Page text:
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The origin of boxing, on stage in ‘The forge of a champion’| Cinema night

THE FORGE OF A CHAMPION will hit Spanish cinemas next November 4 at the hands of Vértice 360. Daniel Graham (Opus Zero, The Obscure Life of


THE FORGE OF A CHAMPION will hit Spanish cinemas next November 4 at the hands of Vértice 360.

Daniel Graham (Opus Zero, The Obscure Life of the Grand Duke of Corsica) is directing the film, which is written, starred and co-produced by Matt Hookings (The Obscure Life of the Grand Duke of Corsica), and Ray Winstone (Black Widow, The Departed). , which explores the exciting life of Jem Belcher, who at age 19 became the youngest world champion in history.

Rounding out the cast are Russell Crowe (Thor: Love and Thunder, Gladiator), Marton Csokas (The Equalizer: The Protector, The Amazing Spider-Man 2: Electro), Jodhi May (The Last of the Mohicans, A World Apart), Steven Berkoff (A Clockwork Orange, Barry Lyndon) and Julian Glover (Indiana Jones and the Last Crusade, The Empire Strikes Back).

In the early 19th century, when boxing was the sport of kings, Jem Belcher (Matt Hookings), a talented young boxer, fought his way to becoming the overall champion of England. This is the true story, untold until now, of the birth of boxing.

Jem Belcher, a fascinating figure in the history of the sport, was a brilliant boxer in Georgian England in the early 19th century. The young boxer came from a long dynasty of boxers whom he knew how to defend in the ring despite his apparent shyness in public. His life, a gripping boxing epic rooted in a family drama, is perfectly portrayed in THE FORGING OF A CHAMP.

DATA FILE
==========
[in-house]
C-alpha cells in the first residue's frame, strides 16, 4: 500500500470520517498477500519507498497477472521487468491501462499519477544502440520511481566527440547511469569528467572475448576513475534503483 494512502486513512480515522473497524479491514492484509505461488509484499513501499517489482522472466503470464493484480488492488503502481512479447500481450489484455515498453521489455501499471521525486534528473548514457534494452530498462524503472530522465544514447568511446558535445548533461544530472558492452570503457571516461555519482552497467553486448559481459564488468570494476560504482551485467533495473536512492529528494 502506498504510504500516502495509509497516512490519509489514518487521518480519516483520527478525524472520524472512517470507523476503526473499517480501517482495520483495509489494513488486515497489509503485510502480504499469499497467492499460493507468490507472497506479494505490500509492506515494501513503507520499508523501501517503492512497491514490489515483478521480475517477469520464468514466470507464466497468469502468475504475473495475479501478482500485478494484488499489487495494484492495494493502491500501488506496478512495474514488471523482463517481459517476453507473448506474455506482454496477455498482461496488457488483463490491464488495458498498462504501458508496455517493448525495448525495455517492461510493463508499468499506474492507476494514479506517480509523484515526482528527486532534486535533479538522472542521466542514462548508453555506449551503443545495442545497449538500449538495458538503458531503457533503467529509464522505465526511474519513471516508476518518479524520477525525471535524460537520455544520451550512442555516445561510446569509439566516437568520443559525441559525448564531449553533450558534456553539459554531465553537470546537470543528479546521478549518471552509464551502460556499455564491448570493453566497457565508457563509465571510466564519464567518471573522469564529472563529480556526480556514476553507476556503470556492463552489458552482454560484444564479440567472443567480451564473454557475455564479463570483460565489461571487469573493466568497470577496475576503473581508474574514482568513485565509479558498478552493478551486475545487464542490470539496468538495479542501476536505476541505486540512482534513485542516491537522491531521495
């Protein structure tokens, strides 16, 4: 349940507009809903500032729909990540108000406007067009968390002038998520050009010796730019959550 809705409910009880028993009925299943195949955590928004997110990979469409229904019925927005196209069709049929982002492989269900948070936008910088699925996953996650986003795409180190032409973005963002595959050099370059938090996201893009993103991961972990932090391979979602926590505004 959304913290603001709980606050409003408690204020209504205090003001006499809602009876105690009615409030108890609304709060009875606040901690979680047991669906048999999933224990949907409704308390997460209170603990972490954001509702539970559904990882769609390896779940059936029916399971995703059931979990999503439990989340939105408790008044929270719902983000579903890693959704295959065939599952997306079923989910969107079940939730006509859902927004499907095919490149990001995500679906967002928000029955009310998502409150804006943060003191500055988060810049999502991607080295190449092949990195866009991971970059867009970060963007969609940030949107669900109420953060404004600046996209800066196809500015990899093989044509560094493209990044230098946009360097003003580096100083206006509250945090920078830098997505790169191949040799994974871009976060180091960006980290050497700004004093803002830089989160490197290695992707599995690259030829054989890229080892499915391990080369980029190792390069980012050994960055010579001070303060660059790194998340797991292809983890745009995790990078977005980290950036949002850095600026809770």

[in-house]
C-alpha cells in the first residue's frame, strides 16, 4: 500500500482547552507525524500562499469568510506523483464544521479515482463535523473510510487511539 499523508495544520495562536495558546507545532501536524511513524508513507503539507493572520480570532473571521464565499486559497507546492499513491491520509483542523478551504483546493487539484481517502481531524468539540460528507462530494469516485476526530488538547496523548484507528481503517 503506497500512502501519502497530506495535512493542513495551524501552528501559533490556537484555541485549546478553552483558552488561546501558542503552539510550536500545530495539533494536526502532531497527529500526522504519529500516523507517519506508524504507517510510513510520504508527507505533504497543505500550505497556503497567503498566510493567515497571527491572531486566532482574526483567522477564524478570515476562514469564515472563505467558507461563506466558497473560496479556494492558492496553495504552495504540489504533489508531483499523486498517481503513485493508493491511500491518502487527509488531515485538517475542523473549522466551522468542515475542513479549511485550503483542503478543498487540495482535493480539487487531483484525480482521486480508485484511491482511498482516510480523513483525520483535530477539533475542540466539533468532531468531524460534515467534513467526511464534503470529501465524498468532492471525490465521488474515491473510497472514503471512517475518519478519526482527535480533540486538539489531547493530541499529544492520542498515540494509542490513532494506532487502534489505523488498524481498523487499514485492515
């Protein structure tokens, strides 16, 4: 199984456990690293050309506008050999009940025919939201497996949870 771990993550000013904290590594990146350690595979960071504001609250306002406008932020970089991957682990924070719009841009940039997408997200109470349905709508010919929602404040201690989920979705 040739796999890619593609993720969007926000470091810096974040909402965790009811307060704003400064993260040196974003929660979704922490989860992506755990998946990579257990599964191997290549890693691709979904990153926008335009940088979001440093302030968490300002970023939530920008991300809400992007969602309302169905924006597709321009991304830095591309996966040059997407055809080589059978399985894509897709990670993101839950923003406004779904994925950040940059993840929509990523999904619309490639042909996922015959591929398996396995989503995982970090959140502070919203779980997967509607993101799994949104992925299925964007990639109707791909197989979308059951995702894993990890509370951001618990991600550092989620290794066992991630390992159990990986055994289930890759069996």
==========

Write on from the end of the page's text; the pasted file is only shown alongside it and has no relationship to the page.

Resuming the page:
Director Daniel Grahamacknowledges having been interested in this story thanks to a portrait of Belcher from 1800. In it he recognized the typical features of a character, with a Byronic air, handsome, brilliant and self-destructive, unable to face fame and sudden success, which he loved so much. attract as a filmmaker.

Graham wanted to give the film a visual language, which combined the complicated situation of its tormented protagonist with the unstoppable progress of the story. That aesthetic was rooted in titles like Barry Lyndon or Heaven’s Gate, but it was something totally new within the boxing genre.

Let’s fight, friends!

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